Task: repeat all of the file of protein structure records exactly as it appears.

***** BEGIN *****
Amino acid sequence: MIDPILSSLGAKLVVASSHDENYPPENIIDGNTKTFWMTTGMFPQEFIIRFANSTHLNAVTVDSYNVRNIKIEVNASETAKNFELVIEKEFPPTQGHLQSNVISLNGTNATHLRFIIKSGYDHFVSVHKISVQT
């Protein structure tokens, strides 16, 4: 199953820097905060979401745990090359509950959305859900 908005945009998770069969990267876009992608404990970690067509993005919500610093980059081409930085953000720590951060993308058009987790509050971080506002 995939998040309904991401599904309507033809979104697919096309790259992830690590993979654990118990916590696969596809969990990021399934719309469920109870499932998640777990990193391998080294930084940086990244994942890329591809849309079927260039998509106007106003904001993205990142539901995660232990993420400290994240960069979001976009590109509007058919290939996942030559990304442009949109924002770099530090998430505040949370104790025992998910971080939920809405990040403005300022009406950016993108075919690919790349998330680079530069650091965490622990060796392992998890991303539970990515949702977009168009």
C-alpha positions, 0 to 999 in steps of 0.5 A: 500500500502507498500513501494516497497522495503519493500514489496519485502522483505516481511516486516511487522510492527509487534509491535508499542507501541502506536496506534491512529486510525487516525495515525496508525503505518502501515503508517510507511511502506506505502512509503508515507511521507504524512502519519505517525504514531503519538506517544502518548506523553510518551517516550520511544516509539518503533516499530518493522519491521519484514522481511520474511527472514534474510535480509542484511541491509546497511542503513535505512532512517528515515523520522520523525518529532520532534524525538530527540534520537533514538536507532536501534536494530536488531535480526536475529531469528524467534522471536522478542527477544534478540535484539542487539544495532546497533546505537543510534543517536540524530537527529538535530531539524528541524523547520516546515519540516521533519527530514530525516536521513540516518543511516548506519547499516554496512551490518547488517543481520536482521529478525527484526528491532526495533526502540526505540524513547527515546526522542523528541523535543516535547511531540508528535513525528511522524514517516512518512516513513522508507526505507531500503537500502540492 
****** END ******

Amino acid sequence: MIDPILSSLGAKLVVASSHDENYPPENIIDGNTKTFWMTTGMFPQEFIIRFANSTHLNAVTVDSYNVRNIKIEVNASETAKNFELVIEKEFPPTQGHLQSNVISLNGTNATHLRFIIKSGYDHFVSVHKISVQT
């Protein structure tokens, strides 16, 4: 199953820097905060979401745990090359509950959305859900 908005945009998770069969990267876009992608404990970690067509993005919500610093980059081409930085953000720590951060993308058009987790509050971080506002 995939998040309904991401599904309507033809979104697919096309790259992830690590993979654990118990916590696969596809969990990021399934719309469920109870499932998640777990990193391998080294930084940086990244994942890329591809849309079927260039998509106007106003904001993205990142539901995660232990993420400290994240960069979001976009590109509007058919290939996942030559990304442009949109924002770099530090998430505040949370104790025992998910971080939920809405990040403005300022009406950016993108075919690919790349998330680079530069650091965490622990060796392992998890991303539970990515949702977009168009």
C-alpha positions, 0 to 999 in steps of 0.5 A: 500500500502507498500513501494516497497522495503519493500514489496519485502522483505516481511516486516511487522510492527509487534509491535508499542507501541502506536496506534491512529486510525487516525495515525496508525503505518502501515503508517510507511511502506506505502512509503508515507511521507504524512502519519505517525504514531503519538506517544502518548506523553510518551517516550520511544516509539518503533516499530518493522519491521519484514522481511520474511527472514534474510535480509542484511541491509546497511542503513535505512532512517528515515523520522520523525518529532520532534524525538530527540534520537533514538536507532536501534536494530536488531535480526536475529531469528524467534522471536522478542527477544534478540535484539542487539544495532546497533546505537543510534543517536540524530537527529538535530531539524528541524523547520516546515519540516521533519527530514530525516536521513540516518543511516548506519547499516554496512551490518547488517543481520536482521529478525527484526528491532526495533526502540526505540524513547527515546526522542523528541523535543516535547511531540508528535513525528511522524514517516512518512516513513522508507526505507531500503537500502540492 